Madame Bovary by Gustave Flaubert

When I came across the description of Madame Bovary by Gustave Flaubert as a “seminal work of realism”, I was a little surprised. It’s true I hadn’t finished cooking my thoughts on the book, but I wasn’t thinking anything along those lines. On closer examination, I could see that yes, much of the narrative is startlingly realistic. What I had been thinking a lot about though was point of view and how purely Flaubert draws his scenes through the eyes of the point of view character, usually Emma Bovary. While the author sets the dialogue and events down without judgment, his descriptions of the natural world reflect the character’s inner lives. And initially I was thinking of how unrealistic this was—that the trees, the birds, and the winds all respond to the fluctuations of the character’s feelings. But on closer examination, I couldn’t ignore that the rest of the story is put down in a detailed and realistic style.
Up to the near end of the book—Emma Bovary’s death—the story is told without narrator comment, unflinchingly, “Emma’s head was turned toward her right shoulder. The corner of her mouth, which remained open, was like a black hole at the bottom of her face; both thumbs were bent inwards toward the palms;”. The incredible detail Flaubert uses in this story, demonstrates that without a doubt there is something worth thinking about in this story of love, infidelity, and unfulfilled desire. He is showing us his characters so clearly, indicating that they are indeed worth a close examination. At the very start of the story, we are given this description of Charles Bovary’s hat:
It was headgear of composite nature, combining elements
of the busby, the lancer cap, the round hat, the otter skin cap
and the cotton night cap—one of those wretched whose mute
ugliness had great depths of expression, like an idiot’s face.
Egg-shaped and stiffened by whalebone, it began with three
rounded bands, followed by alternating diamond-shaped
patches of velvet and rabbit fur separated by a red stripe, and
finally there was a kind of bad terminating in a cardboard-lined
polygon by a long, extremely thin cord, forming a kind of tassel.
The cap was new; its visor was shiny. (2)
We know from this very first scene that Charles Bovary is a character we should pay attention to, and though he is in fact rather simple and boring, it’s clear that he’s a character crucial to the story, that we need to pay attention to.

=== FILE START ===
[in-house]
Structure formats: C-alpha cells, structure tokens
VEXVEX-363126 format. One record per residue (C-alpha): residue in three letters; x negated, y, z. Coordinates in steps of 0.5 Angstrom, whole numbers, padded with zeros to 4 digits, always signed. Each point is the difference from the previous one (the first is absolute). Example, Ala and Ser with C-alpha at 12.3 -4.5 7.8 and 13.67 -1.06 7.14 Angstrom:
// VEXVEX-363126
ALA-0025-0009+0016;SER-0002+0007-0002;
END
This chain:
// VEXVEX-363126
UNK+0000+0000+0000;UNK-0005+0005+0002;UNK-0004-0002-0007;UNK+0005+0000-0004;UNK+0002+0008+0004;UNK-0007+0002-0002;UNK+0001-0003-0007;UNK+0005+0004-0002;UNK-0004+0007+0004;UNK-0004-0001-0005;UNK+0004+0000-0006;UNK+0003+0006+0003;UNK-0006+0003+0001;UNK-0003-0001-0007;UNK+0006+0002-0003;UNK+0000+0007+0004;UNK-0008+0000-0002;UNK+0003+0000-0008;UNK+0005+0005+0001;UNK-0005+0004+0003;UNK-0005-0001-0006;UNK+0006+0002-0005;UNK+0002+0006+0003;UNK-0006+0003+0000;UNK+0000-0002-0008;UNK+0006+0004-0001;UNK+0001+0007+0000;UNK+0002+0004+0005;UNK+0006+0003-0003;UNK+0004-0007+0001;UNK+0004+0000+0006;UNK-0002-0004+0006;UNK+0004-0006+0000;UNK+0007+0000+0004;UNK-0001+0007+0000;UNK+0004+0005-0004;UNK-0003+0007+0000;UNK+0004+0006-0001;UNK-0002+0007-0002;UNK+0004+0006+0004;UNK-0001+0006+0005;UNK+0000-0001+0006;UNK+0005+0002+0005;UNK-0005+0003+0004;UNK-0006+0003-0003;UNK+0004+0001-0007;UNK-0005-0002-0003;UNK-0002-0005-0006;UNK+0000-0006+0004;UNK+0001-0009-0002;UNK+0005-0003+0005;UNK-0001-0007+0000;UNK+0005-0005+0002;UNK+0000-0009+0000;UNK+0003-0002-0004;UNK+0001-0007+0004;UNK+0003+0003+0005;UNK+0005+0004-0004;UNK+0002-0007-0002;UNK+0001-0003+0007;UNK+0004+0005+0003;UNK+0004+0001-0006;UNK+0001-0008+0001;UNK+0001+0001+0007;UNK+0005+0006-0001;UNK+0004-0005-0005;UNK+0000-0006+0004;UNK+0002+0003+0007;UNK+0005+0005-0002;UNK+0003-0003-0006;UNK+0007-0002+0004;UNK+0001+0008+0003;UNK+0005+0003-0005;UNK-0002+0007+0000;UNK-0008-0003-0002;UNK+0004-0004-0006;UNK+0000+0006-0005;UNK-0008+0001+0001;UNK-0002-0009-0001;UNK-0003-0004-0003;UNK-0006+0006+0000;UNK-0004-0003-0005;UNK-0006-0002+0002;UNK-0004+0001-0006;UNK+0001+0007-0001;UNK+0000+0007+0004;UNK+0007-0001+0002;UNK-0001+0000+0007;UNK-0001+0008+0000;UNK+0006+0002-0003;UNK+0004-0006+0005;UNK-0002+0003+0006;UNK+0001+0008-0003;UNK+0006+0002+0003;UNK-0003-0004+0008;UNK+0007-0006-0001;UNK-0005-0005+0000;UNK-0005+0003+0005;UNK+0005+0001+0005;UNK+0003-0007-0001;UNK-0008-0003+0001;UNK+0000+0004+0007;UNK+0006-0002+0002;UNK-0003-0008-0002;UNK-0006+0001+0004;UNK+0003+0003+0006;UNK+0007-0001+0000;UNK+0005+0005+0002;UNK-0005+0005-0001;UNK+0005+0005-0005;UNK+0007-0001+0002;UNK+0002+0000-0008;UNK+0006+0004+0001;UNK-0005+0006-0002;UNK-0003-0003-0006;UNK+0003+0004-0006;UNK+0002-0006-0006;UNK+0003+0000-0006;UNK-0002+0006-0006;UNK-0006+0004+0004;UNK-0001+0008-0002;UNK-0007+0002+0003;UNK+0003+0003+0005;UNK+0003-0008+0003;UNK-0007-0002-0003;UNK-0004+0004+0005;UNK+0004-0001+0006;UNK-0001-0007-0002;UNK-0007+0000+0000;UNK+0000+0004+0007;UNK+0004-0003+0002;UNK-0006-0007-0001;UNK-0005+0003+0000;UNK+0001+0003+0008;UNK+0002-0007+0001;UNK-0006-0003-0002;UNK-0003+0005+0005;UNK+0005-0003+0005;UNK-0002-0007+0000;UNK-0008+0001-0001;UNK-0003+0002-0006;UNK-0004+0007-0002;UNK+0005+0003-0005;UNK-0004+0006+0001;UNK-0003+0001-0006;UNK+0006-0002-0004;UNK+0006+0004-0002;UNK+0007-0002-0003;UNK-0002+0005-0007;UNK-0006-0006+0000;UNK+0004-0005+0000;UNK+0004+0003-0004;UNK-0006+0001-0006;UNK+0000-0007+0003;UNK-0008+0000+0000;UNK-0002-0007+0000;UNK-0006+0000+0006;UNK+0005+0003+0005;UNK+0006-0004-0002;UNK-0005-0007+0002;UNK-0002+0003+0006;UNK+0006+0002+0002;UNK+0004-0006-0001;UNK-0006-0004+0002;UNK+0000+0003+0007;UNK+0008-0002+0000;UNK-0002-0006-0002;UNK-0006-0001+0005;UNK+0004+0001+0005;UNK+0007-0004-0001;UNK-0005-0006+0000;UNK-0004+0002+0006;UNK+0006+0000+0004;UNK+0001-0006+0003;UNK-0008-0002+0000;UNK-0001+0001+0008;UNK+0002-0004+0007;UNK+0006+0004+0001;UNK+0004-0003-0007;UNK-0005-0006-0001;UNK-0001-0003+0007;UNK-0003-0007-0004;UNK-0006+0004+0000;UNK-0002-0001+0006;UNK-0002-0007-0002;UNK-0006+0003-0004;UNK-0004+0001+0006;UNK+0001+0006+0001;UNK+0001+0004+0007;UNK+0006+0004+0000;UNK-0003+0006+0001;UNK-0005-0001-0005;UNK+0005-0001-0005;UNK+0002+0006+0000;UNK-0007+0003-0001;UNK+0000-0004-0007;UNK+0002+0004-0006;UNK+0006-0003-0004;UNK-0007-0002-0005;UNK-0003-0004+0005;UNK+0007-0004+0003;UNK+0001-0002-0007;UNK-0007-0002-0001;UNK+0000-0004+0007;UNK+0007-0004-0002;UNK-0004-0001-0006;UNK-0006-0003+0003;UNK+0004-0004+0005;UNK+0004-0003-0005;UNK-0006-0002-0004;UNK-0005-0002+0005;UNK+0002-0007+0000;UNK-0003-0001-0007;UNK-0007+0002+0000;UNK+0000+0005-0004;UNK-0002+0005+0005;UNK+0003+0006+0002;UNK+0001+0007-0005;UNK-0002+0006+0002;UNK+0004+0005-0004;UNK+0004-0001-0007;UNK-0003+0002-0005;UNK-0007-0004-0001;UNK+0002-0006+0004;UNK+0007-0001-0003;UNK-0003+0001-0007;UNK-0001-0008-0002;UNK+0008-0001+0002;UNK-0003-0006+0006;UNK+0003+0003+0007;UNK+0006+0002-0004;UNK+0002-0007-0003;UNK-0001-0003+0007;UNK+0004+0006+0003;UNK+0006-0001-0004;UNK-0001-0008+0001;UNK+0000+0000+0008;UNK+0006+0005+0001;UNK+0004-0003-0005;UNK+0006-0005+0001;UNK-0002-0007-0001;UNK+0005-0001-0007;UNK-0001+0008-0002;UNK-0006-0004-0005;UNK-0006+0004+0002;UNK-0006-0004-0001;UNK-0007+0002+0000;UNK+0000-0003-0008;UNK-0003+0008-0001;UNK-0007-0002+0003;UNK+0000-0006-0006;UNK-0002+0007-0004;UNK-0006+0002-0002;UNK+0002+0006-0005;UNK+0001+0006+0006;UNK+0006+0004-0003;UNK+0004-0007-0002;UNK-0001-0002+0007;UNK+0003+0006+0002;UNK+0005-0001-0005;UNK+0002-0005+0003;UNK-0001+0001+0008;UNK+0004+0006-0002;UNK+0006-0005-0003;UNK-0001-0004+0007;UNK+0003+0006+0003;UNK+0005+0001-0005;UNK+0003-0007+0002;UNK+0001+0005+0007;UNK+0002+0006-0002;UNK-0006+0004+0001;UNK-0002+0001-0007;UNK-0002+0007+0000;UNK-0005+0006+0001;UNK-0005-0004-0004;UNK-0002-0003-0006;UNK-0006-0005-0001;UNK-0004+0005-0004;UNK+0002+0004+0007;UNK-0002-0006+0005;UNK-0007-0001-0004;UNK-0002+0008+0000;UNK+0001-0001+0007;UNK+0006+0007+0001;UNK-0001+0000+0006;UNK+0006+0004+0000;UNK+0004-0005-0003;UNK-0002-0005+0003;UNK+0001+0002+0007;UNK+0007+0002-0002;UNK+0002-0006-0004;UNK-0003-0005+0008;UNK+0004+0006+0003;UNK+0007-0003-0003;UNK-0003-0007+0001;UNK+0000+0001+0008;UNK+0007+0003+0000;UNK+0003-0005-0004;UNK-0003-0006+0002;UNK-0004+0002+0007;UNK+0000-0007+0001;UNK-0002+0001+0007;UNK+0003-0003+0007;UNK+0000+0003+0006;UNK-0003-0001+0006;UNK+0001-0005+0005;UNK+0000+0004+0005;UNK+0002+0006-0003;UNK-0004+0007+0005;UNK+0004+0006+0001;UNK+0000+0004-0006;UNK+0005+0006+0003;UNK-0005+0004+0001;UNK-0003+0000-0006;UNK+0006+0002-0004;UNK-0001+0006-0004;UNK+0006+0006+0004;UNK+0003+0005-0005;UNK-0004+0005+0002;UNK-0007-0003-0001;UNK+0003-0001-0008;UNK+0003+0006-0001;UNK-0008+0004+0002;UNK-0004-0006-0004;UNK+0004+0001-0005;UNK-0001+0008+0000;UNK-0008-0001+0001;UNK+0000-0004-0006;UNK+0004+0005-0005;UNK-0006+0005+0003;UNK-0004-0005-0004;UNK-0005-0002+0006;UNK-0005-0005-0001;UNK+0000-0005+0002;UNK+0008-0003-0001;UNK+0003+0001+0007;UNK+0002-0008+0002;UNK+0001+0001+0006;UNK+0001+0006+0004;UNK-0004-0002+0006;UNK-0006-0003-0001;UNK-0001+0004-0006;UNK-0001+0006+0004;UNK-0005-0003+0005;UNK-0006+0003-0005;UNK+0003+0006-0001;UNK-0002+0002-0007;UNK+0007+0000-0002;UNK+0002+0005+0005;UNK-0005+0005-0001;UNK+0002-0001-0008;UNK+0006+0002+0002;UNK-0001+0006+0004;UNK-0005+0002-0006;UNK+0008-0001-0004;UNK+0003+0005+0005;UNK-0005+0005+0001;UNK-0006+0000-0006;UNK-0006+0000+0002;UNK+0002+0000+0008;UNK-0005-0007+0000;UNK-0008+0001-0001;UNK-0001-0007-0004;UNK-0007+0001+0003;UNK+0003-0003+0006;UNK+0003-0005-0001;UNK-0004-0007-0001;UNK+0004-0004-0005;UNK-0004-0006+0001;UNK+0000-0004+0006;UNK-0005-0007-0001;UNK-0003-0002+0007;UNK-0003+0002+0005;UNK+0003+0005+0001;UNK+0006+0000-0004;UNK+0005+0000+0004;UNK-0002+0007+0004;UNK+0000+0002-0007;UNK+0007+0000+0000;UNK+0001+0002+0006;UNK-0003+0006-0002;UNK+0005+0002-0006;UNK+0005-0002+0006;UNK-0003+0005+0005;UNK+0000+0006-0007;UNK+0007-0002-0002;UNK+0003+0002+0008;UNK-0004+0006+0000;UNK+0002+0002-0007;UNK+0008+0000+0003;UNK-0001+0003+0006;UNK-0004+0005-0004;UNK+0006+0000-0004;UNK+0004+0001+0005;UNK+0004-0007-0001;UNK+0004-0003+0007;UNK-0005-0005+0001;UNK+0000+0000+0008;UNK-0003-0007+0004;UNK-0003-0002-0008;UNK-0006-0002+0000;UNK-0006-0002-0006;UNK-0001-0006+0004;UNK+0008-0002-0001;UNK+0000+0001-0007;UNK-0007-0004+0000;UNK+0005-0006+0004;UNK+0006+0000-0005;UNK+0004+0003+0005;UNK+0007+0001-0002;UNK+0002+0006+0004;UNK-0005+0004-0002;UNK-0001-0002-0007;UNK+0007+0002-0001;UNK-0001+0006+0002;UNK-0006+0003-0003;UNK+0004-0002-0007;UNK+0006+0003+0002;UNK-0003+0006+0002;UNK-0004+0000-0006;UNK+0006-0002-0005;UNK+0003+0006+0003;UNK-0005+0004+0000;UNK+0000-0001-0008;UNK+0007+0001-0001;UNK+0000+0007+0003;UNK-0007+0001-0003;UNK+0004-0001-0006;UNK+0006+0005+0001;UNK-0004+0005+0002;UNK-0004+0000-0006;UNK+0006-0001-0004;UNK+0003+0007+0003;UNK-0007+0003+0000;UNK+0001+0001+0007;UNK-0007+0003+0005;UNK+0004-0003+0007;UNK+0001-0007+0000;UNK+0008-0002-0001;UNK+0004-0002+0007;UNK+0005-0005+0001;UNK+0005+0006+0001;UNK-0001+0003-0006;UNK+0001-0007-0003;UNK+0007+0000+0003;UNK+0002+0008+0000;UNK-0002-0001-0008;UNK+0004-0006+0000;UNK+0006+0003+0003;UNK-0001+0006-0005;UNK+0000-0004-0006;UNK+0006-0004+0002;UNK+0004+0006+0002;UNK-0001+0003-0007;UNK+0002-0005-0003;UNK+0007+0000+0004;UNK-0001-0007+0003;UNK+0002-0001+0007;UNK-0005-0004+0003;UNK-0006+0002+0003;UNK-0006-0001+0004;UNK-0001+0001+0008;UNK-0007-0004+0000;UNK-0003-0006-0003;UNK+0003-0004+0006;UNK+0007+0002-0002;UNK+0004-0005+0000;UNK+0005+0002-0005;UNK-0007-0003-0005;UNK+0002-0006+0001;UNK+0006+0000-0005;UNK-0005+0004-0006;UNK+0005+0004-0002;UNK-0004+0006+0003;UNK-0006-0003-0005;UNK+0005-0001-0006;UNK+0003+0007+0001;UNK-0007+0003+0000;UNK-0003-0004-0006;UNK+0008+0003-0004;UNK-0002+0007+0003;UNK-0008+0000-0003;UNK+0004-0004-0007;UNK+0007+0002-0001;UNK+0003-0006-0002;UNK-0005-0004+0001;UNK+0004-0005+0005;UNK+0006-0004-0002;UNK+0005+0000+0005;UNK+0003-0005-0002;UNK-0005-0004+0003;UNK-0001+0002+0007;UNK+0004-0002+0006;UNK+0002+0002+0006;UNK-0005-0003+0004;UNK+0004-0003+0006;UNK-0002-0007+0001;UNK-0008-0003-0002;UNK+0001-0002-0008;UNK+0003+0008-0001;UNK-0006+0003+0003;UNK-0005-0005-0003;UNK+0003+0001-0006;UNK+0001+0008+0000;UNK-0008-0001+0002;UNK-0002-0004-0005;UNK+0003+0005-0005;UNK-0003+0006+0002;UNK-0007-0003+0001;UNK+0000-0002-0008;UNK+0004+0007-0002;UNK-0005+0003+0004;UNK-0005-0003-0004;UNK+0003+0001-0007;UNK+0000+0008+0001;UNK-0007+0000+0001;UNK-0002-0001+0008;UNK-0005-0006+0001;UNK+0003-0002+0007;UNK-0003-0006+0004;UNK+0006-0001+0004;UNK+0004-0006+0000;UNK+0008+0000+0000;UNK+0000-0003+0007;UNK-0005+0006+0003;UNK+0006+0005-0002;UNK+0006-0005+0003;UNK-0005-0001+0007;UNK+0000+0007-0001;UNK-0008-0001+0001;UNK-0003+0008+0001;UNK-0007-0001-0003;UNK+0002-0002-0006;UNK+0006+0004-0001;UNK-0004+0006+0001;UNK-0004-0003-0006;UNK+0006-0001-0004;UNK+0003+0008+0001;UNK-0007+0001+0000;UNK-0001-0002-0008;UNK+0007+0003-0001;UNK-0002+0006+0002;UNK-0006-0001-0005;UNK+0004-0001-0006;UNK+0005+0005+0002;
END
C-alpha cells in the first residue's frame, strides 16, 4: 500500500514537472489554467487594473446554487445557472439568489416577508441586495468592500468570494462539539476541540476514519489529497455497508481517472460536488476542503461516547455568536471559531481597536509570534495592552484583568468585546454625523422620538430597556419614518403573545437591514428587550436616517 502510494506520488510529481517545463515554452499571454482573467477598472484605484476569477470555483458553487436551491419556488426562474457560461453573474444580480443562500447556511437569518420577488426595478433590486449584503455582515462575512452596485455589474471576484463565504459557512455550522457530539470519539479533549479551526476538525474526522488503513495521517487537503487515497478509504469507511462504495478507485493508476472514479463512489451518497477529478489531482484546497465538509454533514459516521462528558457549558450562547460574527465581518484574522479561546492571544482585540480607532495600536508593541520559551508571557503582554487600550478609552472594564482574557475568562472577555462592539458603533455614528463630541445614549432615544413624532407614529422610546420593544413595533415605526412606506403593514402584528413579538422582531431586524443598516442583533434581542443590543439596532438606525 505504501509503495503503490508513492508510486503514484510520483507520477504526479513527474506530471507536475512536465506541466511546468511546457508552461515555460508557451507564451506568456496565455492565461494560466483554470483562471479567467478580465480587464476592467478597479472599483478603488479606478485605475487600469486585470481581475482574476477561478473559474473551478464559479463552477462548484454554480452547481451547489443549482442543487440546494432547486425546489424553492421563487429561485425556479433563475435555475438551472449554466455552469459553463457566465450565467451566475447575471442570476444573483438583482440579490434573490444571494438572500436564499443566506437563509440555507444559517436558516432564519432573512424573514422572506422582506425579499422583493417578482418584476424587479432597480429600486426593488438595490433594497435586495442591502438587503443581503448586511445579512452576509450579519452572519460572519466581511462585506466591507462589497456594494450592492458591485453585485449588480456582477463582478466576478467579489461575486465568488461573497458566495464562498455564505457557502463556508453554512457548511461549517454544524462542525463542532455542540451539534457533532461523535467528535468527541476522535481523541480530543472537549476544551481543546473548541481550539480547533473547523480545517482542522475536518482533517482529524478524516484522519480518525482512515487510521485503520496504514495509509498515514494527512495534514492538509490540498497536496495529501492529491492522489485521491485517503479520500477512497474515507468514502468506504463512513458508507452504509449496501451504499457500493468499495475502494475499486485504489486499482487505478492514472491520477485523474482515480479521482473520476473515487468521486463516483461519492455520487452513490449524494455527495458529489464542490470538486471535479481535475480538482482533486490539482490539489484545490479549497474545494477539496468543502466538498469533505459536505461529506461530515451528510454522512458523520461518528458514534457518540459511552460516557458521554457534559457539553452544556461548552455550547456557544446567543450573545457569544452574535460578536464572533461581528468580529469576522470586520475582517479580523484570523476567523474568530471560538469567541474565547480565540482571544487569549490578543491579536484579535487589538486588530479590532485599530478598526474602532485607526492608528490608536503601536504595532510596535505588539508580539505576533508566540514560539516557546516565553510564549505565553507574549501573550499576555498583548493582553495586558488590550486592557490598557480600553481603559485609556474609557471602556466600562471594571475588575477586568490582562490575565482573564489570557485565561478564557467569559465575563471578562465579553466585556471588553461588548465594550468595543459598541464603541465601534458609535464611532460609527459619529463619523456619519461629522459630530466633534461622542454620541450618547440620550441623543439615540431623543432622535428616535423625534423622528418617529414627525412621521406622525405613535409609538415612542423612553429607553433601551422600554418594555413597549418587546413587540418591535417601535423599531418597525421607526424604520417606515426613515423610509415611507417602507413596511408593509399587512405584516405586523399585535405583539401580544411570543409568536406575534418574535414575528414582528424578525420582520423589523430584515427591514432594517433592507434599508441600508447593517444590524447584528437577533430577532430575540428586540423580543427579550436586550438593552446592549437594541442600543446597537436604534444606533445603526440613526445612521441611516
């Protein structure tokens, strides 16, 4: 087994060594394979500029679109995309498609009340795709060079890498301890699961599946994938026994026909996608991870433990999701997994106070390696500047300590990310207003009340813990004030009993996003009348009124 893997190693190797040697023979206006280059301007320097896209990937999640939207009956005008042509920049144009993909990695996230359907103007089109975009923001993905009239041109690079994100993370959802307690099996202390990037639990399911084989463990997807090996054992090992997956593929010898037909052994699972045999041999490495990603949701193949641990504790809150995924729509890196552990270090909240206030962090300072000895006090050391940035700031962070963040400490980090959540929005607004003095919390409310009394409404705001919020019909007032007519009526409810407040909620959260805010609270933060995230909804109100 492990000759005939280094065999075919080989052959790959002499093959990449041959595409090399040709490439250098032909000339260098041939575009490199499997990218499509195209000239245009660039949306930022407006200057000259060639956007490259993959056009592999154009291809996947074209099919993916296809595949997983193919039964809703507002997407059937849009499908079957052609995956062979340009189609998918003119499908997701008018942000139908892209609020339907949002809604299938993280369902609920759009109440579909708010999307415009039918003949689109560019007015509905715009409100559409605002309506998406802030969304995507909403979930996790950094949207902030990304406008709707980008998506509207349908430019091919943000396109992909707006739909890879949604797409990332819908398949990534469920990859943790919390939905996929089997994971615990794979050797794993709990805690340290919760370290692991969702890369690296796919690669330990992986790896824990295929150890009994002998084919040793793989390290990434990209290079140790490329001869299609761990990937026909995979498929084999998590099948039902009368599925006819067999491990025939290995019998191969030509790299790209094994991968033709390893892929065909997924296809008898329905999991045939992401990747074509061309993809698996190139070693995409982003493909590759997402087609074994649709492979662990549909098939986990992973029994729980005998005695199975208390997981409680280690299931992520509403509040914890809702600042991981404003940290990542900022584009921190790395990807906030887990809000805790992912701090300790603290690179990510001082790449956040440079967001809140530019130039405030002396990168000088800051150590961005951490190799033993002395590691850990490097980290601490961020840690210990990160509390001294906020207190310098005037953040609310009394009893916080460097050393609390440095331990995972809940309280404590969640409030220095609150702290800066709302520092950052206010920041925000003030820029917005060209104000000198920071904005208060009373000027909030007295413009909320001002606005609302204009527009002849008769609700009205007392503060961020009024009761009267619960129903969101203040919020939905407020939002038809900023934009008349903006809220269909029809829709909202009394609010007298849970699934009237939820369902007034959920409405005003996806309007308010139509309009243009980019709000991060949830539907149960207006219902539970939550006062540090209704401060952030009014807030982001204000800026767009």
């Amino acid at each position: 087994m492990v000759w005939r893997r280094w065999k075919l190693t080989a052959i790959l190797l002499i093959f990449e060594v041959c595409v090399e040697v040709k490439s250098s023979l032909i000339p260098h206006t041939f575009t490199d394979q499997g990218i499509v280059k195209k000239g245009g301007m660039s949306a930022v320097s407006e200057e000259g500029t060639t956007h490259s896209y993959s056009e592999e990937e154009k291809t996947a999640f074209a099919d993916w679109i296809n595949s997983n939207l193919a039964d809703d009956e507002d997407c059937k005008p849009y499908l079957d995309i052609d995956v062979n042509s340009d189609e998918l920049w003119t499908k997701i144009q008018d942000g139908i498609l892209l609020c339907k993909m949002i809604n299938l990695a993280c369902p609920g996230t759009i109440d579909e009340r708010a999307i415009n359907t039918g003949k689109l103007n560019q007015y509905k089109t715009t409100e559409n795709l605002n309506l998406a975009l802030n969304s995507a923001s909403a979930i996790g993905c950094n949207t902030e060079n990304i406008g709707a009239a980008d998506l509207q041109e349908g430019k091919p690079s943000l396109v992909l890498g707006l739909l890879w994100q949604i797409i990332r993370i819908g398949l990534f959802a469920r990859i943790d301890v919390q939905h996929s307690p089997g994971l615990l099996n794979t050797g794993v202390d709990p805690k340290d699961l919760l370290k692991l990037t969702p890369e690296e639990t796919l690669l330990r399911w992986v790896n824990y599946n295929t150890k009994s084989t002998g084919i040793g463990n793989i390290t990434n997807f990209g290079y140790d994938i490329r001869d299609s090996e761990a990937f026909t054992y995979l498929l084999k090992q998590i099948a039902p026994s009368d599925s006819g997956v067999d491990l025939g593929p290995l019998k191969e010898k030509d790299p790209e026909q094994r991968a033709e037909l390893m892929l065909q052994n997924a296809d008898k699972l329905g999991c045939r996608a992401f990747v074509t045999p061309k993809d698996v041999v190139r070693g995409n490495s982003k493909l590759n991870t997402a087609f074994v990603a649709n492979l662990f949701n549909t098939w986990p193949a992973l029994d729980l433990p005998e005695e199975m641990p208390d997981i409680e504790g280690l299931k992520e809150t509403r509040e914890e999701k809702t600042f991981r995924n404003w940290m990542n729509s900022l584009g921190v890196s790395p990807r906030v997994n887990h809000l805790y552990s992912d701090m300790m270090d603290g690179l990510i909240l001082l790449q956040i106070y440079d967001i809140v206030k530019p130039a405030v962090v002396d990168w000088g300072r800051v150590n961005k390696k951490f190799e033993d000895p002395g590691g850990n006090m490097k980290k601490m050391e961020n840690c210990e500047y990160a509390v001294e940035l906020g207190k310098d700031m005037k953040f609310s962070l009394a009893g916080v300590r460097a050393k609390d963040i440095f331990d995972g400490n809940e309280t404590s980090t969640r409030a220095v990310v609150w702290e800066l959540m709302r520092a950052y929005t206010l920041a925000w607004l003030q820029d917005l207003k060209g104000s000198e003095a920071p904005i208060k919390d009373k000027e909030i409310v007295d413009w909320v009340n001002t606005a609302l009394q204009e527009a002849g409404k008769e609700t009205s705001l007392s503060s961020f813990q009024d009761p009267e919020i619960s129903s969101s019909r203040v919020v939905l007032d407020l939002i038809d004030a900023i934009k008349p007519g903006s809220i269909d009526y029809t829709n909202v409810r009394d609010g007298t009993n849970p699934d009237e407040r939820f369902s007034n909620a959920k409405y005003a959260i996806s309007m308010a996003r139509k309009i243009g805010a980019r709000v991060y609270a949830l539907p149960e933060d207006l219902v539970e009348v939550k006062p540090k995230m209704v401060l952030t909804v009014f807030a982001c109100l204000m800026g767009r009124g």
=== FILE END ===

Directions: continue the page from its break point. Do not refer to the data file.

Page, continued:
The narrator does not take time to divulge to us what he thinks of Charles Bovary’s simplicity or Madame Bovary’s extravagances, excesses, and infidelity. But, the time he spends describing them urges—look, look, there’s something worth seeing here.
There seems sometimes a kind of dishonesty in the “honesty” of realism, because the truth is that we know the judgment is there even when the writer chooses not to share, which raises questions about whether “realism” is even possible when it comes to imaginative art.
And imaginative art indeed! Flaubert’s way of becoming his character’s in his descriptions of the natural world add depth to an otherwise realistic style. A nod and a wink perhaps to the reader in these moments of excess that reveal the writer behind the words, as in, “…her heart leapt. The flames in the fireplace cast a joyful, flickering light on the ceiling;” (89), or “She was now suffering through her love, and she felt her soul slipping away at the memory of it, just as a wounded man, as he lies dying, feels his life flowing out through the bleeding gash. Night was falling and the crows were flying overhead” (271).
This pairing of the realistic and imaginative is appropriate for a story about a young woman consumed by her own passionate nature. This makes me think of Hemingway’s purely realistic story “A Soldier’s Home” and something I recently read in an interview with Toni Morrison about how when she’s writing she doesn’t think about genre classifications, she lets the writing decide its form. And this is one great benefit of being a writer today. Over time, and with experimentation and entire literary movements: there are so many models to pull inspiration from, so many distinctions of form and style. I think this can be crippling too if one tries to either be too pure of form or too purposefully experimental. The work really should decide the form. And so it seems it was with Madame Bovary. Flaubert’s friends urged him to write something in the style of realism, and he did. It is no accident that he chose a story about a woman whose romantic nature is her undoing and who he is noted as saying was a fictional representation of himself. His was a romance with words and attention to them, a belief in stories driven by the artistry of the language, not the unfolding of events. As Madame Bovary did, he wanted the best of things that could be read in books. Perhaps if Madame Bovary had turned to writing instead of real people (men with whom she married and had affairs), she could have found the contentment she so passionately sought.


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